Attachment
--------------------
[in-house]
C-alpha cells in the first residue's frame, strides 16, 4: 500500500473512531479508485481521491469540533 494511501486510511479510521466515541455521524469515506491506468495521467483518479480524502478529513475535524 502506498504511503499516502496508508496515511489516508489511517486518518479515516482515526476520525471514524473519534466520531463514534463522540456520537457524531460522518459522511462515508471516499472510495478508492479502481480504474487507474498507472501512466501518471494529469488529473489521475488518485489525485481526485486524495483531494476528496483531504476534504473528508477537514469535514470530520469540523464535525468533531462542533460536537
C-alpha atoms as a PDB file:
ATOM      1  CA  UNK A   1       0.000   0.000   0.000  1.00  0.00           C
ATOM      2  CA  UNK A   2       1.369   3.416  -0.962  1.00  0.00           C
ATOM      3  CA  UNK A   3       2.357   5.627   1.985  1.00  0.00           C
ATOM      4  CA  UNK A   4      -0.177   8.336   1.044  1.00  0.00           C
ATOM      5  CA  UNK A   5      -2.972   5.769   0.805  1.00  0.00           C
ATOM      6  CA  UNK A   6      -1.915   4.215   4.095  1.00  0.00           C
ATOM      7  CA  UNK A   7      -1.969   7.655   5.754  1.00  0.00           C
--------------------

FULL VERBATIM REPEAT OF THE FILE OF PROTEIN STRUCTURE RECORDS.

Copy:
[in-house]
C-alpha cells in the first residue's frame, strides 16, 4: 500500500473512531479508485481521491469540533 494511501486510511479510521466515541455521524469515506491506468495521467483518479480524502478529513475535524 502506498504511503499516502496508508496515511489516508489511517486518518479515516482515526476520525471514524473519534466520531463514534463522540456520537457524531460522518459522511462515508471516499472510495478508492479502481480504474487507474498507472501512466501518471494529469488529473489521475488518485489525485481526485486524495483531494476528496483531504476534504473528508477537514469535514470530520469540523464535525468533531462542533460536537
C-alpha atoms as a PDB file:
ATOM      1  CA  UNK A   1       0.000   0.000   0.000  1.00  0.00           C
ATOM      2  CA  UNK A   2       1.369   3.416  -0.962  1.00  0.00           C
ATOM      3  CA  UNK A   3       2.357   5.627   1.985  1.00  0.00           C
ATOM      4  CA  UNK A   4      -0.177   8.336   1.044  1.00  0.00           C
ATOM      5  CA  UNK A   5      -2.972   5.769   0.805  1.00  0.00           C
ATOM      6  CA  UNK A   6      -1.915   4.215   4.095  1.00  0.00           C
ATOM      7  CA  UNK A   7      -1.969   7.655   5.754  1.00  0.00           C